The Punjab government initially announced a 24-hour ban starting midday Saturday as its security forces launched a sprawling operation to arrest the fugitive Amritpal Singh, then extended the ban Sunday for another 24 hours.
Singh, a 30-year-old preacher, has been a popular figure within a separatist movement that seeks to establish a sovereign state in Punjab called Khalistan for followers of the Sikh religion. He rocketed to nationwide notoriety in February after his supporters stormed a police station to free one of his jailed supporters.
While the Khalistan movement is outlawed in India and considered a top national security threat by security officials, the movement has sympathizers across Punjab state, which is majority Sikh, and among the large Sikh diaspora that has settled in countries such as Canada and Britain.
In a bid to forestall unrest and curtail what it called “fake news,” Punjab authorities blocked mobile internet service beginning at noon Saturday, shortly after they failed to apprehend Singh as he drove through central Punjab with a cavalcade of supporters.
Officials were probably also motivated by a desire to deprive Singh’s supporters of social media, which they briefly used Saturday to seek help and organize their ranks.
In one video that was live-streamed to Facebook and widely viewed, Singh’s aides, apparently filming inside Singh’s car, showed their leader barreling down dirt roads and along fields of wheat with police in pursuit. Meanwhile, Singh’s father, Sardar Tersem Singh, took to Twitter to ask all Punjabis “to raise their voice against the injustice against him and stand with him” in a post that quickly went viral.
Police said they had arrested nearly 80 of his associates Sunday even while Singh’s supporters, many of them brandishing swords and spears, marched down streets in Punjab and blocked roads to demand his freedom. Singh was still on the run as of late Sunday, and the 4G blackout remained in effect.
Three Punjab residents who spoke to The Washington Post said life had been disrupted since midday Saturday. Only essential text messages, such as confirmation codes for bank transfers, were trickling through. Wired internet services were not affected.
“My entire business is dependent on internet,” said Mohammad Ibrahim, who accepts QR code-based payments at his two clothing shops in a village outside of Ludhiana and also sells garments online. “Since yesterday, I’ve felt crippled.”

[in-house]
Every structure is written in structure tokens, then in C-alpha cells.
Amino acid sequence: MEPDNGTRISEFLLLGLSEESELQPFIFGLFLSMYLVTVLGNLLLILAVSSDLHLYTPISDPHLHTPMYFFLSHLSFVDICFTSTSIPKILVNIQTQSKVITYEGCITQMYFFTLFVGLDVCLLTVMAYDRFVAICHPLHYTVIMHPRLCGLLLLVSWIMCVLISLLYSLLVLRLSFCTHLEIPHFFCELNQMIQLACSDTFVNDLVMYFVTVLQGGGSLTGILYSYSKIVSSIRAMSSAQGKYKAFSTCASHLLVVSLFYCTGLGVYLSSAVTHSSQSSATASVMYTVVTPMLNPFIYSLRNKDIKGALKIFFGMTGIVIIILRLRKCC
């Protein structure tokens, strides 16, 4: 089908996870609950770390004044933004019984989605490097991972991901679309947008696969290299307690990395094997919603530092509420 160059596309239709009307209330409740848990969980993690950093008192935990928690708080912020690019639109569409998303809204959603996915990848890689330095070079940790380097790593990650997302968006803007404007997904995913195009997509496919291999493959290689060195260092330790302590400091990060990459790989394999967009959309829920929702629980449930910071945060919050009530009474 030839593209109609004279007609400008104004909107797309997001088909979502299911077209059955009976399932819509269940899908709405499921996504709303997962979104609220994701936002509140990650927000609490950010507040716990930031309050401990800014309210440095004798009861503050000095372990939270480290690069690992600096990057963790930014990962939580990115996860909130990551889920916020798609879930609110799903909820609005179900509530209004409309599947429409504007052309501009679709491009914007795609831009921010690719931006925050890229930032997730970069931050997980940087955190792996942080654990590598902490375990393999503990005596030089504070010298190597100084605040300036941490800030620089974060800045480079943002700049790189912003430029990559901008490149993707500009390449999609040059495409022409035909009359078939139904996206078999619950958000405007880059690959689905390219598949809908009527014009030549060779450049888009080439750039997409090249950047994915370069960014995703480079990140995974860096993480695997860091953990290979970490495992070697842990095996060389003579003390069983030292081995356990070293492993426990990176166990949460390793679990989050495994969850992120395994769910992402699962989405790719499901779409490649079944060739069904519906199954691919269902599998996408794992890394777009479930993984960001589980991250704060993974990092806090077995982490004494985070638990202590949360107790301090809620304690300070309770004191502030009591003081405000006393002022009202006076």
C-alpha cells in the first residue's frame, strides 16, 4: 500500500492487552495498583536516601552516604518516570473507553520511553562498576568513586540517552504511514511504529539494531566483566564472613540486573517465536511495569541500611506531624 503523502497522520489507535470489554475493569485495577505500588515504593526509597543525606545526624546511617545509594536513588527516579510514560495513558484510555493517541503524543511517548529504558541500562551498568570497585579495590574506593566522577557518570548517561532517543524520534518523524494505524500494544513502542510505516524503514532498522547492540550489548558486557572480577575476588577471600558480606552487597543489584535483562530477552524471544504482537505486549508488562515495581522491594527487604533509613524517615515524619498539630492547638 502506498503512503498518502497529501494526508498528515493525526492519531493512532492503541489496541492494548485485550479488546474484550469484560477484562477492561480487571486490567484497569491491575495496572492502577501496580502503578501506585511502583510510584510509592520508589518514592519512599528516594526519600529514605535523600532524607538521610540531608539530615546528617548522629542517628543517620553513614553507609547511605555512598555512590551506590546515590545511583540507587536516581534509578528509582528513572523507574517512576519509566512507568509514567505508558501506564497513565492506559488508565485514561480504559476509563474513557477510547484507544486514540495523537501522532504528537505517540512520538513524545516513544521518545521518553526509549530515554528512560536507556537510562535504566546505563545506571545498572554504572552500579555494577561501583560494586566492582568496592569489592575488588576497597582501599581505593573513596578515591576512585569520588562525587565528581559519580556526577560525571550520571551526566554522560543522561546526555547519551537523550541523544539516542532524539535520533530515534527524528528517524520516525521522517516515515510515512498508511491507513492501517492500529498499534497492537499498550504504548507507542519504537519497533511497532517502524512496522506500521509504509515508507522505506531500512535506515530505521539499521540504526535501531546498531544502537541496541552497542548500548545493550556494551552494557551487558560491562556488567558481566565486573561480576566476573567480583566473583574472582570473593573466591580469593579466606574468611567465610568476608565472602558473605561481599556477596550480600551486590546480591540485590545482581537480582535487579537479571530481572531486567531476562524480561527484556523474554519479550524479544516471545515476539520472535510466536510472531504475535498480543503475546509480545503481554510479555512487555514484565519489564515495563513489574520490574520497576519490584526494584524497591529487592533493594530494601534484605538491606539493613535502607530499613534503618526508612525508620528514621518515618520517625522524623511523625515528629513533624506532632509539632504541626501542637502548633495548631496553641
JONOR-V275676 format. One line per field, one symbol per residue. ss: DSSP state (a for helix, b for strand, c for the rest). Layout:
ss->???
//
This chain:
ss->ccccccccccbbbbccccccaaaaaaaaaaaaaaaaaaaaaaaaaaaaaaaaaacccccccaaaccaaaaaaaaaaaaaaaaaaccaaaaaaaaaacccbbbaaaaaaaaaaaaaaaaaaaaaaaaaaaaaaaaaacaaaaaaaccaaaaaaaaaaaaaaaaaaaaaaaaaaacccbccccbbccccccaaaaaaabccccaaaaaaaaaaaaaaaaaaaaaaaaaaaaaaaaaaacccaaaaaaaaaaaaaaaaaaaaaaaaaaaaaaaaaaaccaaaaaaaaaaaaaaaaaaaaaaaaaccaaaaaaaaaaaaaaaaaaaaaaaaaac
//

In each of the past five years, Indian officials have ordered internet shutdowns more frequently than any other government, according to New York-based Access Now advocacy group, which issues annual reports on the practice.
In 2022, authorities around the world cut their citizens’ internet access 187 times; India accounted for almost half, or 84 instances, Access Now found.
Raman Jit Singh Chima, Asia policy director for Access Now, said the Punjab government in effect “declared a state of emergency or curfew across the entire state of Punjab when it comes to the internet.” The internet ban, he argued, could exacerbate the spread of rumors or unrest by hobbling independent news reporting.
“They may make situations of law and order more dangerous and potentially more violent,” he said.
Authorities in Punjab deployed a tactic that is usually seen in another restive Indian region: Jammu and Kashmir. The majority-Muslim region in India’s far north has experienced internet disruptions more than 400 times in the past decade, according to the Software Freedom Law Center (SFLC), a New Delhi-based nonprofit.
Beginning in August 2019, the Indian government cut internet access in Kashmir for 19 months after it revoked the region’s semiautonomous status, prompting widespread protests.
Prasanth Sugathan, the legal director at SFLC, said that outside of Kashmir, Indian authorities usually cut internet access in a particular protest-hit district, and rarely across an area as vast as Punjab. When Indian activists have challenged the legality of shutdowns in the past, Sugathan said, Indian judges have called on police to deploy law enforcement measures that are proportional to the threat to public safety.
“Definitely shutting down across the state is not proportional,” Sugathan said. “You need the internet for almost everything these days. And if you are shutting the entire state, the effects on people will be unimaginable.”
Punjab’s police moved against Singh a day after the state wrapped up meetings for the Group of 20 nations. As India hosted delegates from G-20 nations this year, its officials launched an elaborate marketing campaign to pitch their country — “Digital India” — as a leading technological power. At conferences organized by the government, Indian officials have touted the country’s online payment and personal identity systems as a model that developing countries and even advanced economies should emulate.
At a time when the government is pushing its citizens to pay for goods and receive welfare services online, such widespread internet shutdowns threatened to undermine the government’s own efforts, Sugathan said.
“The government is pushing for all services being available online,” he said. “If you talk about ‘Digital India,’ then you can’t have this happening.”